But as I said in the speech yesterday, on the substance, the prime minister is wrong on this. And I think that I can show that the basic assumptions that he’s made are incorrect. If in fact my argument is right that this is the best way for Iran not to get a nuclear weapon, then that’s not just good for the United States, that is very good for Israel. In fact, historically this has been the argument that has driven Prime Minister Netanyahu and achieved consensus throughout Israel.

So the question has to be, is there in fact a better path to preventing Iran from getting a nuclear weapon than this one? And I’ve repeatedly asked both Prime Minister Netanyahu and others to present me a reasonable, realistic plan that would achieve exactly what this deal achieves, and I have yet to get a response. So, as I said yesterday, I completely understand why both he and the broad Israeli public would be suspicious, cautious about entering into any deal with Iran.

Notwithstanding the President remarks in the CNN Zakaria interview, New York Democratic Senator Charles E. Schumer and Bronx New York House Member, Elliott Engel, Ranking Member of the House Foreign Relations Committee and several other leading Democrat members of both the New York and California delegations have also opted to oppose the Joint Comprehensive Plan of Action announced in Vienna on July 14th and unanimously endorsed by the UN Security on July 22nd.  Congress will reconvene after Labor Day for more Hearings and a vote to either approve or reject the Iranian nuclear deal. President Obama has threatened veto it if a majority of both the Houses of Congress vote to reject it.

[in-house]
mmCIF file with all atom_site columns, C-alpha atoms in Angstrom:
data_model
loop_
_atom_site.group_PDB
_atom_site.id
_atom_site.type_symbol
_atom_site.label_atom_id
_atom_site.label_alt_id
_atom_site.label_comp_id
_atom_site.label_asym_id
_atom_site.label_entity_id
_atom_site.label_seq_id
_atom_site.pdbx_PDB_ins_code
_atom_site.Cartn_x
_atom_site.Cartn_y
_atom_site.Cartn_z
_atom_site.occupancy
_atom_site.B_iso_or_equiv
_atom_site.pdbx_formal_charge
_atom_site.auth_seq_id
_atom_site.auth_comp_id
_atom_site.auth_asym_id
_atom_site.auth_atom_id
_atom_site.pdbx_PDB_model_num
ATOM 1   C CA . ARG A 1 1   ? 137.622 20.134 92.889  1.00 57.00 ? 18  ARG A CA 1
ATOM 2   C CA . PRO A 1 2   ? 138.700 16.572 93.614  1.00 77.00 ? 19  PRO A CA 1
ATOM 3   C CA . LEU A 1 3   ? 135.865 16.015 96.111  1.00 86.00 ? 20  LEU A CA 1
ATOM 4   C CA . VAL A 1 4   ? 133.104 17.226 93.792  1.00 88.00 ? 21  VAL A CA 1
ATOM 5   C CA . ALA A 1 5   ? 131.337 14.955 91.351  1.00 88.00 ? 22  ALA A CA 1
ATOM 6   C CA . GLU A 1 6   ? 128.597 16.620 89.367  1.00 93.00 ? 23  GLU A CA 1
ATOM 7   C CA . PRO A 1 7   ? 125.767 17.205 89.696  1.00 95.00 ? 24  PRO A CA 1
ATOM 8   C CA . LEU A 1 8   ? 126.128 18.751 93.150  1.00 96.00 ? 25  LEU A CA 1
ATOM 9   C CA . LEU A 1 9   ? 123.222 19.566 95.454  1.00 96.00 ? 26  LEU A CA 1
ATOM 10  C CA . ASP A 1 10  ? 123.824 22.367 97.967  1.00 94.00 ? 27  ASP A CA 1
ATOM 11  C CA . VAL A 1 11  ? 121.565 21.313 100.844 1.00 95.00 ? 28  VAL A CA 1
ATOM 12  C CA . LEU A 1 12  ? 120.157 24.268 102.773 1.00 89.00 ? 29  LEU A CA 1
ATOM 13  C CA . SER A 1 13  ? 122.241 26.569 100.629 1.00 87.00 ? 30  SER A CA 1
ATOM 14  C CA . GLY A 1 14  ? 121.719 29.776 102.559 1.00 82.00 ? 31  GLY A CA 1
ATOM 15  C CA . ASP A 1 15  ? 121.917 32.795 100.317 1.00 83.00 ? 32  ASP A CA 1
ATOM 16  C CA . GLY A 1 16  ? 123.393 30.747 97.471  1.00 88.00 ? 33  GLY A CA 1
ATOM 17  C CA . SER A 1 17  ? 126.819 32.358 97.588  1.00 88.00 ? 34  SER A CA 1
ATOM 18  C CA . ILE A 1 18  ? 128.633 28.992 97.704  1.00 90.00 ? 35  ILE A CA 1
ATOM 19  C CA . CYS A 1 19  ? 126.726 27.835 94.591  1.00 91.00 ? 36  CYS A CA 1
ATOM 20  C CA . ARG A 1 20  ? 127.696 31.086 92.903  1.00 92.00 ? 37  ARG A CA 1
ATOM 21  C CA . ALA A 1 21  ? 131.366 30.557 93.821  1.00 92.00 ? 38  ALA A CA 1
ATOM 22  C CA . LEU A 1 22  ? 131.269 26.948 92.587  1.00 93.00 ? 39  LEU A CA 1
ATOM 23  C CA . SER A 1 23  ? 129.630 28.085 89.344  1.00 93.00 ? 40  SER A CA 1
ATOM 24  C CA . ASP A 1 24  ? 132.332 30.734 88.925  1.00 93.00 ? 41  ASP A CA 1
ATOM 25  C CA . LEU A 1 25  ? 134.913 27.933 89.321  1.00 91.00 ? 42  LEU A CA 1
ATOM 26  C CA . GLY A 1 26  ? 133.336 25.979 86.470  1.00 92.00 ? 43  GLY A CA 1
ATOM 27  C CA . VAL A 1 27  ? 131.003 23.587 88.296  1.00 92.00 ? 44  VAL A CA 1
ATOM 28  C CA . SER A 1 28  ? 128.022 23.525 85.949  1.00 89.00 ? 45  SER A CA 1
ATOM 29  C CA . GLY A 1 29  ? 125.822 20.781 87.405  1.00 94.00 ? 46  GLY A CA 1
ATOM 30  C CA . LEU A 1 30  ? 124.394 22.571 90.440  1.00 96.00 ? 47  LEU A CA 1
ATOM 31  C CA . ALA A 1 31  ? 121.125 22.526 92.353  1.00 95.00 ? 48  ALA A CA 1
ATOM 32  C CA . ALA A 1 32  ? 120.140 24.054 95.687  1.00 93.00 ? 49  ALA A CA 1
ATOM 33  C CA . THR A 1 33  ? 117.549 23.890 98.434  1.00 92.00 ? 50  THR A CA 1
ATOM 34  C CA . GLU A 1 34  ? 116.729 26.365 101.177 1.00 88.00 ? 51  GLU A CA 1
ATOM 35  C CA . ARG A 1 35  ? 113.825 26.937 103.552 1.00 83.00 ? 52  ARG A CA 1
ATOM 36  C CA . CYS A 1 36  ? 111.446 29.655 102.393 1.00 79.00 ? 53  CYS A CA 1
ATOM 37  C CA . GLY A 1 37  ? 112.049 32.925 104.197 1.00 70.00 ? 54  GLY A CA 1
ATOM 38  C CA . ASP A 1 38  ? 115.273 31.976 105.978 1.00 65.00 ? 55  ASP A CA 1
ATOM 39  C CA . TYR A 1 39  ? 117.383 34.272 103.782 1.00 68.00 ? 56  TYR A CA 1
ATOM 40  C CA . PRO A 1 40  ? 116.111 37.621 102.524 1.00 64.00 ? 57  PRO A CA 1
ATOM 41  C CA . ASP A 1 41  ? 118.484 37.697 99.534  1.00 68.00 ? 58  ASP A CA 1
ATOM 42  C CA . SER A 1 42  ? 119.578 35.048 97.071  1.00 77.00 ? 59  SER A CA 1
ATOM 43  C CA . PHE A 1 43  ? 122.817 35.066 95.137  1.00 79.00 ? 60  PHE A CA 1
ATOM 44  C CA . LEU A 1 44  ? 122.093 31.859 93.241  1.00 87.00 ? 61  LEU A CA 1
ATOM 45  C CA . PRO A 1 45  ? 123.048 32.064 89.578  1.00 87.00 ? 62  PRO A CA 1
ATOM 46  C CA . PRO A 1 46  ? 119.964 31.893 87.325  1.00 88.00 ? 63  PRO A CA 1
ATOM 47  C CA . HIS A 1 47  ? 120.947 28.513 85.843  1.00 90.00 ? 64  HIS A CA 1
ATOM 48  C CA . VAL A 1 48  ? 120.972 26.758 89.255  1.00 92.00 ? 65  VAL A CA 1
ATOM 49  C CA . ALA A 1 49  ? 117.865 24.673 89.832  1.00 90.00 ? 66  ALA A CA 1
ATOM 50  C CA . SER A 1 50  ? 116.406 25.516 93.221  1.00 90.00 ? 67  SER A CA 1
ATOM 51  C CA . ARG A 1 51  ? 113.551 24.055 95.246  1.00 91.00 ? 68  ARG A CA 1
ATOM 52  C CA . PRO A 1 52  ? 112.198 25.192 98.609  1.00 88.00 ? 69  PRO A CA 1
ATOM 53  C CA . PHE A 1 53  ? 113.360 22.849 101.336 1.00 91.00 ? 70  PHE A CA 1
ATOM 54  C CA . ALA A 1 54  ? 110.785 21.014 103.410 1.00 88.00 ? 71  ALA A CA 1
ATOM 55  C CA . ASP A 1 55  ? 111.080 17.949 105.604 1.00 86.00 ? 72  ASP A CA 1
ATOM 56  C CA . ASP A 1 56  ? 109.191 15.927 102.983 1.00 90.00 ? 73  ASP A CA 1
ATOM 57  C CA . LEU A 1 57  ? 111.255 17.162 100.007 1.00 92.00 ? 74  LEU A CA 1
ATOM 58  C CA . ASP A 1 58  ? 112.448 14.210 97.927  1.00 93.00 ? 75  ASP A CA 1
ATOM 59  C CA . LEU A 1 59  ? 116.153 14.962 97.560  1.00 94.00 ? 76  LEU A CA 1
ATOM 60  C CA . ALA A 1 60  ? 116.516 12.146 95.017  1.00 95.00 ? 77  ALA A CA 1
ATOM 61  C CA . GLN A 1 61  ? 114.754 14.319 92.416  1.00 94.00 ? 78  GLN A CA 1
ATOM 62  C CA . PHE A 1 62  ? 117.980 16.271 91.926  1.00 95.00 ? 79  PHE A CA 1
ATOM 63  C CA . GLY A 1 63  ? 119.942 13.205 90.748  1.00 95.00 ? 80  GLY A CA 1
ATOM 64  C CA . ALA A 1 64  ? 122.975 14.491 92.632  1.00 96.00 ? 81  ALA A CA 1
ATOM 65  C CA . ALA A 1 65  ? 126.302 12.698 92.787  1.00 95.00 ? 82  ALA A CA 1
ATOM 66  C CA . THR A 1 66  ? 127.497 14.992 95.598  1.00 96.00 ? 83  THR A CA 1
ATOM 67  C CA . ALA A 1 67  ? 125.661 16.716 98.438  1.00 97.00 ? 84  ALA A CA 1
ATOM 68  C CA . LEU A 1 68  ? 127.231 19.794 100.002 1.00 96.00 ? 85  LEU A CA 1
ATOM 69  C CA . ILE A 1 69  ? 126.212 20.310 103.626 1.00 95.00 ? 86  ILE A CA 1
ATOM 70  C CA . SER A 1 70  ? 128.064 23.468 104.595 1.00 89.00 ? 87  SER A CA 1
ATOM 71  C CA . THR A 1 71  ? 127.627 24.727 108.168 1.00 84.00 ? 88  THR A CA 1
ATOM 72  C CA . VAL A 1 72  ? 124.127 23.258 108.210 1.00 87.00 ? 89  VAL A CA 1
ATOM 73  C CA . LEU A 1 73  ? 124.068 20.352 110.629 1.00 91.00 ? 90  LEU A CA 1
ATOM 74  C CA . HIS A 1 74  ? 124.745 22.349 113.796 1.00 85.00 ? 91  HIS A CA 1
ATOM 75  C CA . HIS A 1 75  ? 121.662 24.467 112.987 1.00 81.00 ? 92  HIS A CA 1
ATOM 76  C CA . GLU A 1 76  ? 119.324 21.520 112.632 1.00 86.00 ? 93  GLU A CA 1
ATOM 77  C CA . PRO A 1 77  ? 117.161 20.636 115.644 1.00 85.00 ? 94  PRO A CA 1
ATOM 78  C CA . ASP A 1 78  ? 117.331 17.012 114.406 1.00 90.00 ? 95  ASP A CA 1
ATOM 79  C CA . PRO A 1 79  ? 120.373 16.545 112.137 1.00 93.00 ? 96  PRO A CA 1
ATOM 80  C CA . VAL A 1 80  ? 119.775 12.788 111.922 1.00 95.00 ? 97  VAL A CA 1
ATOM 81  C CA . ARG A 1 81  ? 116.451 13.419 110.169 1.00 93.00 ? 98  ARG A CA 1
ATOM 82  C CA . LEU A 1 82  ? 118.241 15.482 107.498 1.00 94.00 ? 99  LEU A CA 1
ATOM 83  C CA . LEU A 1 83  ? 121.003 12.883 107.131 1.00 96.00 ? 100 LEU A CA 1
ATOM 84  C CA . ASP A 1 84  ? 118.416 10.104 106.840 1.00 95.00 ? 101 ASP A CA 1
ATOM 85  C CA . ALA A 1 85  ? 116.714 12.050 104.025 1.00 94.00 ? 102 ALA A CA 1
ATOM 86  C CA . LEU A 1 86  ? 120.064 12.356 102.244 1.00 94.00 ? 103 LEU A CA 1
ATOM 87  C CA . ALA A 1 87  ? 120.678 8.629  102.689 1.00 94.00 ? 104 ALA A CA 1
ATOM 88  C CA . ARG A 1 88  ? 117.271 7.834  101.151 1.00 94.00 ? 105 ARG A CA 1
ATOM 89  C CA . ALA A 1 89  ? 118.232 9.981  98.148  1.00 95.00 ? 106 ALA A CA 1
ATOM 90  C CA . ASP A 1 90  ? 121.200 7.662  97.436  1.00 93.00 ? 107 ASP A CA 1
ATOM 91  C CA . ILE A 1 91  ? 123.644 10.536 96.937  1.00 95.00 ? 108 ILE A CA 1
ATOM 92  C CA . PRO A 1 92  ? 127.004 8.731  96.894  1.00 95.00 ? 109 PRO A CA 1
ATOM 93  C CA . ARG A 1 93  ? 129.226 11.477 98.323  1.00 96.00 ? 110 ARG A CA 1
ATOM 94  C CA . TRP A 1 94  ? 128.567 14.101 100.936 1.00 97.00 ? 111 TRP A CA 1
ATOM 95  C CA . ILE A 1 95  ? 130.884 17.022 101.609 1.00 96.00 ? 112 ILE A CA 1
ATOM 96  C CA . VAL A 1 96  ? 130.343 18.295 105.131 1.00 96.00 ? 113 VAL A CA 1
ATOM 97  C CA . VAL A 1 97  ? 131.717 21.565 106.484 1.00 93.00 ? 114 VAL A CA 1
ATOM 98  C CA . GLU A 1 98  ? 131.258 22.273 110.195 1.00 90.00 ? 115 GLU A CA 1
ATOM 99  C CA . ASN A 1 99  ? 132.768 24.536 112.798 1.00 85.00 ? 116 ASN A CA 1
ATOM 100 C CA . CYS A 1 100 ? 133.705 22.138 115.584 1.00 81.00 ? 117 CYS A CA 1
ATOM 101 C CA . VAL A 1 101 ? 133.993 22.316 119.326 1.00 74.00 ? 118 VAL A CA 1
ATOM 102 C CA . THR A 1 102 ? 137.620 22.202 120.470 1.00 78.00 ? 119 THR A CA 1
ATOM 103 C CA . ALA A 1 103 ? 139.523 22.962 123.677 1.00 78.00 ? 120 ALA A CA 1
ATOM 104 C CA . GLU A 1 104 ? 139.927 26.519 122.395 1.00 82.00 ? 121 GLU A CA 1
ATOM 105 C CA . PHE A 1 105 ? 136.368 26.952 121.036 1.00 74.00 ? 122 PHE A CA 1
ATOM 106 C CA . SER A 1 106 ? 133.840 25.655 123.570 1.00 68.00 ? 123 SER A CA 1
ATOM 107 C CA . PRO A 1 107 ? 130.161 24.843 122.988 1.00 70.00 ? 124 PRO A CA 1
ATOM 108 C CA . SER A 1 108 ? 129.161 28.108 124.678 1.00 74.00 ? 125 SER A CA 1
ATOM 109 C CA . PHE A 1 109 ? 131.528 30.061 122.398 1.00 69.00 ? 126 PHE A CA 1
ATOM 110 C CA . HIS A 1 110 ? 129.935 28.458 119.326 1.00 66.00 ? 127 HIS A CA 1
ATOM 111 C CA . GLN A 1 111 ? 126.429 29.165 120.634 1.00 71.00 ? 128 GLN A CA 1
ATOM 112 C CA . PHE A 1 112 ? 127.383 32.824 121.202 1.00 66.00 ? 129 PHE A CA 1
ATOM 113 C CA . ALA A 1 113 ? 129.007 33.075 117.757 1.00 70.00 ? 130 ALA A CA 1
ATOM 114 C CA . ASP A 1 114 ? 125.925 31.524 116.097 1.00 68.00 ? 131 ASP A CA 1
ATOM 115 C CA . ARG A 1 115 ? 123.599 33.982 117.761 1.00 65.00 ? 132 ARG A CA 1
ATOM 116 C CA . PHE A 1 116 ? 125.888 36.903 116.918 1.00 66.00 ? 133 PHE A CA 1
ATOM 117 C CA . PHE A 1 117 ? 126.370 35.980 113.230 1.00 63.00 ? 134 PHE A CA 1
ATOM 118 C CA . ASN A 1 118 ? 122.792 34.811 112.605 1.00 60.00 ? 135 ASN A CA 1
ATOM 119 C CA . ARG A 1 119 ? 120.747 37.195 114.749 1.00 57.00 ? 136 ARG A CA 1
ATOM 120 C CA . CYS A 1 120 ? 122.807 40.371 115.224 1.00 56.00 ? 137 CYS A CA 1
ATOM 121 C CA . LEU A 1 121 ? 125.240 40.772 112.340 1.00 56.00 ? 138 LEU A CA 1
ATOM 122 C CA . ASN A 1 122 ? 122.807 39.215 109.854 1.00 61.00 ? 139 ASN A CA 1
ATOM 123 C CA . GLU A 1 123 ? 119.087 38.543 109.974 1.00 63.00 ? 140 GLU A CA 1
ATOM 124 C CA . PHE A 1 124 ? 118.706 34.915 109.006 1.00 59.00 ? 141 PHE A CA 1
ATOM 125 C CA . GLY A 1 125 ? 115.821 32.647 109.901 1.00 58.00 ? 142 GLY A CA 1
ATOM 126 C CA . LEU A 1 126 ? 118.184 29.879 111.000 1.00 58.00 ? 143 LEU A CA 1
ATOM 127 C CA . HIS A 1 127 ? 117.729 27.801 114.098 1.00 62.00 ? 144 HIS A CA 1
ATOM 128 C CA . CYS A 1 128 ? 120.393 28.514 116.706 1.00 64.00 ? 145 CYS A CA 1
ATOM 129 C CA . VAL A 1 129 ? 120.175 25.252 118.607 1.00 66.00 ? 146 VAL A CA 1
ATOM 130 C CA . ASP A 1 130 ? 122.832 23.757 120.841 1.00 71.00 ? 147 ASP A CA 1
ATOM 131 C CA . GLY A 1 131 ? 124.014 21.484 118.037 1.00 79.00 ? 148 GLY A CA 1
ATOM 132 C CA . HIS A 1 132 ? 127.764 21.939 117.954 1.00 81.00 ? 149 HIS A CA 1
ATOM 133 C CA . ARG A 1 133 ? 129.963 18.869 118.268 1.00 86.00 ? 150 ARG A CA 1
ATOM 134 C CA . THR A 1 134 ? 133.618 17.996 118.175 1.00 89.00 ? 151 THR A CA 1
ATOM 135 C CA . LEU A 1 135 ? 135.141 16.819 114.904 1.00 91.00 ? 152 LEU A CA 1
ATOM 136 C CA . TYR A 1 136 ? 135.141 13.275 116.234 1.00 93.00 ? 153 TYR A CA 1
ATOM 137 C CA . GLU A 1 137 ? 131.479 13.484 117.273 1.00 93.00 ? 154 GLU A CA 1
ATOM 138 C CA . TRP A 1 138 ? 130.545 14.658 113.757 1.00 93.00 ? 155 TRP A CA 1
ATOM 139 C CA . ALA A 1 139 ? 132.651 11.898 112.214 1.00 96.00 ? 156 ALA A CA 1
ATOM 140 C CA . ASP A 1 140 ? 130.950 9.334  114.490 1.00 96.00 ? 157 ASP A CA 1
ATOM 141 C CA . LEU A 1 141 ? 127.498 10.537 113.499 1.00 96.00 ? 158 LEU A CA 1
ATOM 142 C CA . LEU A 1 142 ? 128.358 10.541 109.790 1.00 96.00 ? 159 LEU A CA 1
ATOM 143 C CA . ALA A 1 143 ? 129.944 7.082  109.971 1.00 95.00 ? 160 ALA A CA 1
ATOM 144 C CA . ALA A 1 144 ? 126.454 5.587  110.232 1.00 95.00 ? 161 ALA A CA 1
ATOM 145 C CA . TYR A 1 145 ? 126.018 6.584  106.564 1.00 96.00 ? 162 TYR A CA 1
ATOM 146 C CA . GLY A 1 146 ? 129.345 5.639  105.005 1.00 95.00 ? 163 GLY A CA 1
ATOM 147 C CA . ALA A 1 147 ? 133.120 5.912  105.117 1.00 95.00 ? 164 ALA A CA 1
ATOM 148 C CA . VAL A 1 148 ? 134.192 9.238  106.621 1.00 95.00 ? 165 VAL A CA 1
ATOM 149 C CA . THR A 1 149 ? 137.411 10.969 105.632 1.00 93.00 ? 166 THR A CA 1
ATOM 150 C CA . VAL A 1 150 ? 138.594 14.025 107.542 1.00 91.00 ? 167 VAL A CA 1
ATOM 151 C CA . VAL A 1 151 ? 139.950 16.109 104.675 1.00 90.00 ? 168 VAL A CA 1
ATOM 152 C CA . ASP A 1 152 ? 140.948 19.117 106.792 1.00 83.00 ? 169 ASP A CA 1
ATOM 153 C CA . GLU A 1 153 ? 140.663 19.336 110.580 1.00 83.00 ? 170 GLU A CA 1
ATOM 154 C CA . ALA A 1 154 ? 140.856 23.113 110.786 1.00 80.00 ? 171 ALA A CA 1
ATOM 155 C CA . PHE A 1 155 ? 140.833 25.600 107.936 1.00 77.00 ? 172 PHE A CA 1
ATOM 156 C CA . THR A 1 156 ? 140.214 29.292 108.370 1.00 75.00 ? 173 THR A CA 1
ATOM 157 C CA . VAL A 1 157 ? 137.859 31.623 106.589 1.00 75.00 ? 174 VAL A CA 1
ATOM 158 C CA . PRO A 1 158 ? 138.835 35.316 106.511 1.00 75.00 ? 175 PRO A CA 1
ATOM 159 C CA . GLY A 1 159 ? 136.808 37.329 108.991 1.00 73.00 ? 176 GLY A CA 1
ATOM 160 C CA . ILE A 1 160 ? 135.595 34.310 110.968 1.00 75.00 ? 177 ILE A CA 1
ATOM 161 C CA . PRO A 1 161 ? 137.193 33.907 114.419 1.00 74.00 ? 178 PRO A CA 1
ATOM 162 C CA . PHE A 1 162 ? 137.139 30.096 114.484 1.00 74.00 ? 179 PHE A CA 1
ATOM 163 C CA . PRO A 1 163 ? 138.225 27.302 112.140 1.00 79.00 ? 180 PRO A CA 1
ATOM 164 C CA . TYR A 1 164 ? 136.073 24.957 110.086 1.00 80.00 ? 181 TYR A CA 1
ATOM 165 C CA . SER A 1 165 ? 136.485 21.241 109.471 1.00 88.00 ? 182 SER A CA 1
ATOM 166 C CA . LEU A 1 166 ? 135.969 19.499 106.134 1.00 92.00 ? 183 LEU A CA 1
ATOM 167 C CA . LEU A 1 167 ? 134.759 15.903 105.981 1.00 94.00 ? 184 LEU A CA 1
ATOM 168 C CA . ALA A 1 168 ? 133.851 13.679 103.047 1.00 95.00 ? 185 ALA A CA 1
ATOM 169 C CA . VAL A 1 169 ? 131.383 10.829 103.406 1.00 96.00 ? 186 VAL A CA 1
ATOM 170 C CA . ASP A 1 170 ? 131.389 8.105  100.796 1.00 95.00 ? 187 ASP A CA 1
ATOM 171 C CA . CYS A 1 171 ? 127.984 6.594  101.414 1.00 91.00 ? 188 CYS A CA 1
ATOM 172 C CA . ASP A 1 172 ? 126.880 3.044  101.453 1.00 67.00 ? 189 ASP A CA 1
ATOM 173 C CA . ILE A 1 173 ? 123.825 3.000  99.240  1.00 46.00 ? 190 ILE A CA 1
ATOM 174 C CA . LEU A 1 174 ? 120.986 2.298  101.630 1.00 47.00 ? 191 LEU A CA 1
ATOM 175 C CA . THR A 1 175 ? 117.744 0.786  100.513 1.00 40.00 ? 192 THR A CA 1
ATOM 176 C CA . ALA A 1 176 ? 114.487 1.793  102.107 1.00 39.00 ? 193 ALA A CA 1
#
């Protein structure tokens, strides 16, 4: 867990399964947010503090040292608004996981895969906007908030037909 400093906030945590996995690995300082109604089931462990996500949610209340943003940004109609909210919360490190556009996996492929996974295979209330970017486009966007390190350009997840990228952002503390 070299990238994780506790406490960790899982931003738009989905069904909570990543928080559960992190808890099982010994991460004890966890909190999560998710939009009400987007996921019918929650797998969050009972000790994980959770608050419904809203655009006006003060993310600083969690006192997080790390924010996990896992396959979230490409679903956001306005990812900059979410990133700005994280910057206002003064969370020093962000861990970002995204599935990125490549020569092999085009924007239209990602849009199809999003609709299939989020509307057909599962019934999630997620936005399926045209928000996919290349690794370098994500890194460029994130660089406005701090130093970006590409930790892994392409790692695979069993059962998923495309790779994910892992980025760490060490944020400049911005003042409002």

Watch these CNN Video clips of President Obama interview with Farid Zakaria on August 9, 2015

On Israeli PM Netanyahu

On Iran’s Supreme Leader, Ayatollah Khamenei

On his American University Speech

LBS Soundcloud August 9 correctedThe following were important takeaways from  the August 9th Lisa Benson Radio Show:

Israel’s History of Unilateral Actions against Iraqi and Syrian nuclear programs despite US Objections.

Barry Shaw speaking from Israel drew attention to Israeli attacks on the Osirak reactor in Saddam Hussein’s Iraq in 1981 and Syria’s al-Kibar reactor in September 2007. He noted that Israeli PM Menachem Begin suggested that  his order for the so-called Raid on the Sun in Iraqi would set a precedent for future similar actions by his successors.  Shaw noted the objections by the Reagan Administration and even US media  characterizations of Israel’s actions  as state sponsored terrorism . However a decade later in the 1990’s Dick Cheney , then Secretary of Defense expressed  the thanks of the US  for Israel’s action in 1981 during the Gulf War in 1991.  Following, the 2007 Syria reactor raid, former Secretary of State Condoleezza Rice criticized Israel for not exhausting diplomatic efforts. Shaw noted that following the raid Syria let in the IAEA to inspect the reclaimed site of the former Al-Kibar nuclear bomb factory Shaw also reflected the views of a  significant majority of Israelis backing PM Netanyahu’s intervention criticizing the Iran nuclear pact.